The apple fritters at The Fritter Co. in St. Jacobs Market are popular. I’ve been hearing about them for years, so when I recently found myself in St. Jacobs, checking them out was a must.
The first challenge: actually finding the place in the surprisingly massive St. Jacobs Market compound, which encompasses several enormous buildings and a seemingly endless outdoor market. I’m not sure where the largest farmers’ market in the world is, but I have to imagine this one is in the top 10.
The second challenge: mustering up the patience to stand in the gigantic, slow-moving line, which wound up taking about half an hour.
Maybe after all of that, no fritter could have lived up to my sky-high expectations, but the apple fritter here was… not very good? This place is universally beloved, and sorry everybody, but I don’t get it.
The fritter is interesting, I’ll give it that — each one features a full apple ring that’s the approximate thickness of a finger. And I did enjoy the contrast between the very tart apple slice and the sweetness of the sugary exterior. But the crisp apple slice also seems to impact the pastry itself, which was slightly undercooked around the middle in both of the fritters I tried.
Otherwise, the very pancake-like pastry was fine, I guess? And the whole thing was certainly not unpleasant to eat (the fact that they serve them piping hot from the fryer helps), but was it worth the epic half hour line-up? Absolutely not. If you’re coming from Toronto, save yourself the time and just go to San Remo or Dipped Donuts. You’re welcome.
Is there anything more beautiful than a big box full of doughnuts? I submit that there is not. Can I eat an amazing sunset? Is a great piece of art glazed with sugar? Are any of the wonders of the world filled with chocolate or jam? No? Well then they’re all inferior to a box of doughnuts. Sorry, I don’t make the rules.
I brought this box to a friend’s house (back when seeing friends was still a thing) and, between the four of us, we managed to try every single one, so suffice it to say I was all doughnuted out by the time we were done. But in the best way.
I’m not going to bother to go through it doughnut by doughnut, mostly because I don’t feel like it but also because there wasn’t a dud in the bunch. They were all very tasty, so it’s safe to say that you can’t go wrong with whatever you pick at Daddy O Doughnuts.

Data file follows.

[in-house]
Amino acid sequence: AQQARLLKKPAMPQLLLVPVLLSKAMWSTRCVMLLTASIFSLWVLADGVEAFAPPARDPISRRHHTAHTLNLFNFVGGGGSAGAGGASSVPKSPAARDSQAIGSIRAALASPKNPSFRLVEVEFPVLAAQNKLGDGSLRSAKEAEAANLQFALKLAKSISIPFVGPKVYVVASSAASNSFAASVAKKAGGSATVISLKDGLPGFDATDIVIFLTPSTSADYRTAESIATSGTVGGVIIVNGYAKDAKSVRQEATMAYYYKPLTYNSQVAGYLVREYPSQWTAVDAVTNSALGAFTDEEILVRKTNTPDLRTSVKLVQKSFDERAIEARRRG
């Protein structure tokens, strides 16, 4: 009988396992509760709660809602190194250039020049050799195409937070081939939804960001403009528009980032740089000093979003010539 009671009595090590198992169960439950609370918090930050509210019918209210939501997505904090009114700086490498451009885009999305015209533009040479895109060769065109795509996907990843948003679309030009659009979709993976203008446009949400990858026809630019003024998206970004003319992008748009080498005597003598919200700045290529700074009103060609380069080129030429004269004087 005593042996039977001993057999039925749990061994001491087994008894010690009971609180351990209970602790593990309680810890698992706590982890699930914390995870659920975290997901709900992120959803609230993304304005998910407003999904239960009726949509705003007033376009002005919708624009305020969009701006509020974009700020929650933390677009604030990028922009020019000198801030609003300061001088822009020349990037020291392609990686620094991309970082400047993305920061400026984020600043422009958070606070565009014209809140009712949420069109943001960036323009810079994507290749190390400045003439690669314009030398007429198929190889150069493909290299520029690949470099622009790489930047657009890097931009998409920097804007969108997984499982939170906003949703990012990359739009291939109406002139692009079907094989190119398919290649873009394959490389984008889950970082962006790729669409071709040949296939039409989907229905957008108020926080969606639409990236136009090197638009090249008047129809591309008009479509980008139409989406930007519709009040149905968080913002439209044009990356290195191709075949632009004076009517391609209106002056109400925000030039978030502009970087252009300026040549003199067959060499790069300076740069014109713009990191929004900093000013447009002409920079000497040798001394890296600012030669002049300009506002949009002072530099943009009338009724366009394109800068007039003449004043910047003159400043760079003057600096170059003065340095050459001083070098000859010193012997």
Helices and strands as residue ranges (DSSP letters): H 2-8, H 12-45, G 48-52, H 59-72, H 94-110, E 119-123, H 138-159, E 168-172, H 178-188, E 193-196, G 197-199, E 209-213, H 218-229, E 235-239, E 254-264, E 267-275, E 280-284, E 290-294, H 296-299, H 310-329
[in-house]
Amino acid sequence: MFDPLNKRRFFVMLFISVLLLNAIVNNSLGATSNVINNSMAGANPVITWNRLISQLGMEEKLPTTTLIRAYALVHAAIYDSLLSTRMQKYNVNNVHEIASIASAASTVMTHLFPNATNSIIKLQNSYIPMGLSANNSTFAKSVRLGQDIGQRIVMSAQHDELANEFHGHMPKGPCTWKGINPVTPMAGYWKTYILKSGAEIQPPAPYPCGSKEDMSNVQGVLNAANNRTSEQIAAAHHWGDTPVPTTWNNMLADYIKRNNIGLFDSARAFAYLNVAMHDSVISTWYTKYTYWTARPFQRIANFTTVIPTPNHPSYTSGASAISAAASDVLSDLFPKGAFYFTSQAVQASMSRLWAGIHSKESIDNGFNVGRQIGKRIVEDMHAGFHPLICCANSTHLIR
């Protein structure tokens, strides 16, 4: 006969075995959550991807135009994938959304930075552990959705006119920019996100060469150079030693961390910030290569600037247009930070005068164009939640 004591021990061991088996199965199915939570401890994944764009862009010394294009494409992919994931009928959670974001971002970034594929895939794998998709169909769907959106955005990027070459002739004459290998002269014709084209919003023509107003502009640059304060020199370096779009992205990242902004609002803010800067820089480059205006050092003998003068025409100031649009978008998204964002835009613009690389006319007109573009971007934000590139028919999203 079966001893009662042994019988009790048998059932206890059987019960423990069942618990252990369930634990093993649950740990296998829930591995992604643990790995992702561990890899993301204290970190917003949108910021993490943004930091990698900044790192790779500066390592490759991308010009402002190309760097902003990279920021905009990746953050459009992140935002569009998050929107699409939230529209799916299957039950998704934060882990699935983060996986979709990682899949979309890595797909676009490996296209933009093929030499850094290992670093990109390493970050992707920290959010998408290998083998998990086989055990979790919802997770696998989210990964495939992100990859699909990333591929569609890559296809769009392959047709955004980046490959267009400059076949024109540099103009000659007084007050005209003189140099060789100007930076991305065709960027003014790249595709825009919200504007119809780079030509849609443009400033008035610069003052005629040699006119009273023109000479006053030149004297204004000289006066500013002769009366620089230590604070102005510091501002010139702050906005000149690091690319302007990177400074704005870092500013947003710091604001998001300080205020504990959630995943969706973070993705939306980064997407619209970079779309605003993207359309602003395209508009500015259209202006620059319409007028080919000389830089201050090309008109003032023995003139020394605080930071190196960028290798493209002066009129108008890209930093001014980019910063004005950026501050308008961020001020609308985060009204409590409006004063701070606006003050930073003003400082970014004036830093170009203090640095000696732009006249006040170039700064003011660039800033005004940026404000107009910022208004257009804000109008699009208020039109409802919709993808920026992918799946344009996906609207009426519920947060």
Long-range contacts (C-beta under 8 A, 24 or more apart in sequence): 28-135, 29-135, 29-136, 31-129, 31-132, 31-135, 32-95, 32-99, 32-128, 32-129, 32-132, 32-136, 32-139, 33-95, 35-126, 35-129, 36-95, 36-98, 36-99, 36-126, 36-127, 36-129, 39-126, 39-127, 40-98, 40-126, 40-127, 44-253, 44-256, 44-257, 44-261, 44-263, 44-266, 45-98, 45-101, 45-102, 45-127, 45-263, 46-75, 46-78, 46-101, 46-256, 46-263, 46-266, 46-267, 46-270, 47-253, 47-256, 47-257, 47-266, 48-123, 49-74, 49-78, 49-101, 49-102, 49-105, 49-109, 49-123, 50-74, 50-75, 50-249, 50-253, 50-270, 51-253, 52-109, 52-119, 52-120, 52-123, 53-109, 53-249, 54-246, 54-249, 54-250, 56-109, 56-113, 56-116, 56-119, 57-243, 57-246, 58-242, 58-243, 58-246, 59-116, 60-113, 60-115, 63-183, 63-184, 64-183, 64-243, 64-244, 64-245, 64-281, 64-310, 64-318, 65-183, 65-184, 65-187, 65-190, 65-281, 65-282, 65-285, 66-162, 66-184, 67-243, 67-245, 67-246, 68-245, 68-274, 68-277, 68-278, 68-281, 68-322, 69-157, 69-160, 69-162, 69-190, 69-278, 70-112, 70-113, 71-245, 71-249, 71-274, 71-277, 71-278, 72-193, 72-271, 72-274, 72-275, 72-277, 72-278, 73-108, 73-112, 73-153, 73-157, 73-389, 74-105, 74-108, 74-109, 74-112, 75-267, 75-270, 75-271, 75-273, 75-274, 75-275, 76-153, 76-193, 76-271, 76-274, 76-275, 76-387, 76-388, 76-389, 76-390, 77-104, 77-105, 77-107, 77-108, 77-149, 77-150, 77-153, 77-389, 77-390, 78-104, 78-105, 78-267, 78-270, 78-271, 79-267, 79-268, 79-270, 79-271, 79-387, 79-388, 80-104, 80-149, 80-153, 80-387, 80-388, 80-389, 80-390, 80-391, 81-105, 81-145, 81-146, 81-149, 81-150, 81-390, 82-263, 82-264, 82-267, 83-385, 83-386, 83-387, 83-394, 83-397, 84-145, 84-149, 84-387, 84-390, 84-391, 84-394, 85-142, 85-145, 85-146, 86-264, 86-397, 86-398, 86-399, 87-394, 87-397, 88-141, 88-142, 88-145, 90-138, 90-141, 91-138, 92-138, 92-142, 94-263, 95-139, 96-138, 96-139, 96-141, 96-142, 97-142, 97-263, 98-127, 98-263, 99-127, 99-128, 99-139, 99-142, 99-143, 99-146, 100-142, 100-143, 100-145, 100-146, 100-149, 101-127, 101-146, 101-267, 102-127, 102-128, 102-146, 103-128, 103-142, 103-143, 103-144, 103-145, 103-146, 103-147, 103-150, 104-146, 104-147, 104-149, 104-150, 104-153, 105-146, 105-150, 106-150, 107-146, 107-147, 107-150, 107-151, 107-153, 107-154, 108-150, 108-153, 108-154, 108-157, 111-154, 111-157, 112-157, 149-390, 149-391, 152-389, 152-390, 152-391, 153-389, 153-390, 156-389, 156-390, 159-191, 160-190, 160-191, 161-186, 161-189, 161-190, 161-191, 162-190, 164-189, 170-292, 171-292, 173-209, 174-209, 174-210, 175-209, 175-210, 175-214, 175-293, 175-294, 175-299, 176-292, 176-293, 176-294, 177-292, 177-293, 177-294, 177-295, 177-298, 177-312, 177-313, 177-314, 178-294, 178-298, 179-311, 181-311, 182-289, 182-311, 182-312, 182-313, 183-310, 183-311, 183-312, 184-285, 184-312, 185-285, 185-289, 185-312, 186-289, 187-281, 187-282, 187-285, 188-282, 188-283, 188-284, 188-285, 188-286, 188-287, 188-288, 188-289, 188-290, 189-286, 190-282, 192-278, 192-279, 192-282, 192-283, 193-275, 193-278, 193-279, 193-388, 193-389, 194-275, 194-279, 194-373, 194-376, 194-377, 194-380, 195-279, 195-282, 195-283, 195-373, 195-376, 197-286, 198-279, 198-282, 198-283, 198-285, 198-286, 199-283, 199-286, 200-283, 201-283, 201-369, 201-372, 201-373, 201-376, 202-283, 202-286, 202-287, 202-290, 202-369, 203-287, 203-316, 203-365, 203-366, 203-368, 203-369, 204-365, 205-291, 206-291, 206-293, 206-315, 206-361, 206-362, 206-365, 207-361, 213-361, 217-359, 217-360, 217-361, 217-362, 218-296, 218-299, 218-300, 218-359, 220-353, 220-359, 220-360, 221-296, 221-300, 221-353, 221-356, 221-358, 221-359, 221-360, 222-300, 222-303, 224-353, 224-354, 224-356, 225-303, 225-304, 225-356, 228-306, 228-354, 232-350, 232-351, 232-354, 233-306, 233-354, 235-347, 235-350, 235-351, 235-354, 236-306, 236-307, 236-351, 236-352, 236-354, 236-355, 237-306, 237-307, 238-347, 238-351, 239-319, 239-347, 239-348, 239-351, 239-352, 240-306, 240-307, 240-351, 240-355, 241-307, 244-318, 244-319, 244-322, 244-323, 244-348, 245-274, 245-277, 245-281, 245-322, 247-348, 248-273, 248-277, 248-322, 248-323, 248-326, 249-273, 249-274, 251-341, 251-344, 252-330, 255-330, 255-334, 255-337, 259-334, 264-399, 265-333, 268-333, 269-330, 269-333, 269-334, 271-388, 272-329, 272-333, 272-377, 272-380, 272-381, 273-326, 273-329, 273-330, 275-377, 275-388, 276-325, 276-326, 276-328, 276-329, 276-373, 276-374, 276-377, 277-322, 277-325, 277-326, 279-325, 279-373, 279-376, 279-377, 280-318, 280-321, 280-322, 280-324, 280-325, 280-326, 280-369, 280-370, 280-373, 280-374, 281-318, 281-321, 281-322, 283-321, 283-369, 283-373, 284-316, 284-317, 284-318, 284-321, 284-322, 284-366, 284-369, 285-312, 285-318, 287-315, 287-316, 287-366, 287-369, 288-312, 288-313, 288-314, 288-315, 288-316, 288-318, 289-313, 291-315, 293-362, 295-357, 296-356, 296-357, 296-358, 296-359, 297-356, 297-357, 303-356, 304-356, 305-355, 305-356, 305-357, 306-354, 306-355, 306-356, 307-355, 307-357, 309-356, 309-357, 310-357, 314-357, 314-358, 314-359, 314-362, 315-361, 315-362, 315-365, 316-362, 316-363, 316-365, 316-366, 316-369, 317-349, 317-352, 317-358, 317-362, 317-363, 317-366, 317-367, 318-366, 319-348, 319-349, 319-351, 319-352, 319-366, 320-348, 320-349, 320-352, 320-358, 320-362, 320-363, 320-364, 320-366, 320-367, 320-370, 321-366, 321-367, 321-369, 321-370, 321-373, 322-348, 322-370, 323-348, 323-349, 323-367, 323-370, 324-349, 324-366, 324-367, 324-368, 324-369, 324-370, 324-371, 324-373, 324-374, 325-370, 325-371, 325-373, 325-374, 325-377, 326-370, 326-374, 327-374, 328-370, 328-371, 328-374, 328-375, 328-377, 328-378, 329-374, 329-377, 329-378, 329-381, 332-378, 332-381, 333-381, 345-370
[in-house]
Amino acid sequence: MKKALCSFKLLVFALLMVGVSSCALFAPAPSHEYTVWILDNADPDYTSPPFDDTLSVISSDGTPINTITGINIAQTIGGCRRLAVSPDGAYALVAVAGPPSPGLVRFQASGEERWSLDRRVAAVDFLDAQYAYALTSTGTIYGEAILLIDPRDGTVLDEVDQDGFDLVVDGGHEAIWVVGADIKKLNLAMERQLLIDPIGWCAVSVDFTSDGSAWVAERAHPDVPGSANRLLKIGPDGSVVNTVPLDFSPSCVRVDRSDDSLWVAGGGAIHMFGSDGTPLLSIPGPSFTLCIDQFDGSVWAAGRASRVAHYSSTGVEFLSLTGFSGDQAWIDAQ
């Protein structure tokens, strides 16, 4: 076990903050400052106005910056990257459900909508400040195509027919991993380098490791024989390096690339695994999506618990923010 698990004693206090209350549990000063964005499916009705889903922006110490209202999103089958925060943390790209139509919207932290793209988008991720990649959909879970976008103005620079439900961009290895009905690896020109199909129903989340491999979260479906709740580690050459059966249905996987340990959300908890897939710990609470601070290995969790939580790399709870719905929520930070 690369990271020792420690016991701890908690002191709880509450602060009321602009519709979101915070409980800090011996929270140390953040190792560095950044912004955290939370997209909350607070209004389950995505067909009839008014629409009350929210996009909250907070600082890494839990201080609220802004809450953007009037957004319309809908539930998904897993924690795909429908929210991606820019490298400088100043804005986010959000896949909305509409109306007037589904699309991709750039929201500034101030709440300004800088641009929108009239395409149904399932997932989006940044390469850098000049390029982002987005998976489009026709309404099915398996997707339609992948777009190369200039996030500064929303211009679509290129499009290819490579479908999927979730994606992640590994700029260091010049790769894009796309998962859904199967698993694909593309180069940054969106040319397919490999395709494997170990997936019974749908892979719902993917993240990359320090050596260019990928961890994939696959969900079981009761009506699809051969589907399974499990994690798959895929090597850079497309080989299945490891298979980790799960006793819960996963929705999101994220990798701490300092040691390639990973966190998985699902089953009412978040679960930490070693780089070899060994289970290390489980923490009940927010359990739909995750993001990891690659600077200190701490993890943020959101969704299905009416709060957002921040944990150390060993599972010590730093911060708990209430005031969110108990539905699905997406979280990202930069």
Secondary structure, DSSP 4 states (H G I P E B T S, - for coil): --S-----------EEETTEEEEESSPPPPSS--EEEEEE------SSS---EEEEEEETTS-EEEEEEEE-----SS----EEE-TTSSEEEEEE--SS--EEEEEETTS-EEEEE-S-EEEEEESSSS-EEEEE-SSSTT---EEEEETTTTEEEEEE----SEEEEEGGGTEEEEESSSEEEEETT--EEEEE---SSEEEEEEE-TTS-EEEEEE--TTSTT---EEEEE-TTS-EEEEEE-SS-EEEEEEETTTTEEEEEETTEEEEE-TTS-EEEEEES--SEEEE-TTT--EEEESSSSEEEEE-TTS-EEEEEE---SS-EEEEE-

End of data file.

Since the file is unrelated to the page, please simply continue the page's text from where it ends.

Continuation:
I will say that a couple of these were cake doughnuts and the rest were classic raised doughnuts, and I was surprised to discover that I preferred the former. The raised doughnuts were very good too, but they were a little bit dense and didn’t quite have the personality that you’ll find in the best of the best. Still, the flavours were all so delicious that it’s hard to complain too much.
The Greek doughnuts (a.k.a. loukoumades) they serve at Lukumum are intensely sweet. They’re also extremely delicious.
I tried loukoumades at Loukoumania Cafe in Vaughan last year; the ones at Lukumum are twice as sweet. Three times as sweet? They’re way sweeter.
I tried a couple of varieties. I went with the classic, which is soaked through with syrup and topped with honey and cinnamon, and the hazelnut, which is soaked with syrup and topped with Nutella and hazelnuts.
Both were delicious, though I preferred the classic. Despite being soaked through with syrup, the exterior remains pleasantly crunchy. The inside is completely suffused with syrup, but it’s not mushy. It’s great. The honey adds even more sweetness, and a nice floral note that goes very well with the cinnamon.
The Nutella variety is tasty as well — Nutella makes anything delicious — but the original is more unique.
I almost didn’t order the apple fritter at Dipped Donuts. Sanremo — an amazing Italian bakery in Etobicoke — sells an apple fritter that’s so delicious, getting one anywhere else feels like a waste of time. How can you top it?
Well, I’m not sure if Dipped Donuts quite tops it, but it’s pretty damn close. Their fritter is absolutely amazing.
It’s got the perfect balance of crispy, chewy, and fluffy. It’s sweet but not too sweet, with the rich glaze balancing perfectly with the cinnamony, apple-infused pastry.
It’s easily the best doughnut I’ve had from Dipped Donuts — and everything I’ve had from that particular shop has been extremely delicious. It’s ridiculously good.
Remember the Walnut Crunch from Tim Hortons? Because I certainly do. It was clearly the best doughnut they sold, but then they discontinued it and darkness descended upon the land.
It’s safe to say that since then, we all occasionally google “Walnut Crunch Tim Hortons” to see if there’s any talk of it coming back. I think we can all agree that this is a completely rational thing to do and not crazy at all.
It was during one of these searches that I discovered a place called Grandad’s Donuts in Hamilton — they sell their own version of the Walnut Crunch, just like Tim Hortons used to make. Obviously, I had to check it out.
It was glorious. It was exactly as I remembered at Tim Hortons — maybe a bit puffier, but otherwise pretty much exactly the same thing.
It’s sweet and cakey, with a thick sugary glaze, a mild chocolate flavour, and the occasional nutty crunch from the walnuts. I’ll admit that taken on its own merits — without a fairly liberal dose of Walnut Crunch nostalgia — it’s nothing particularly special. But then we’re all nostalgic for the Walnut Crunch, aren’t we?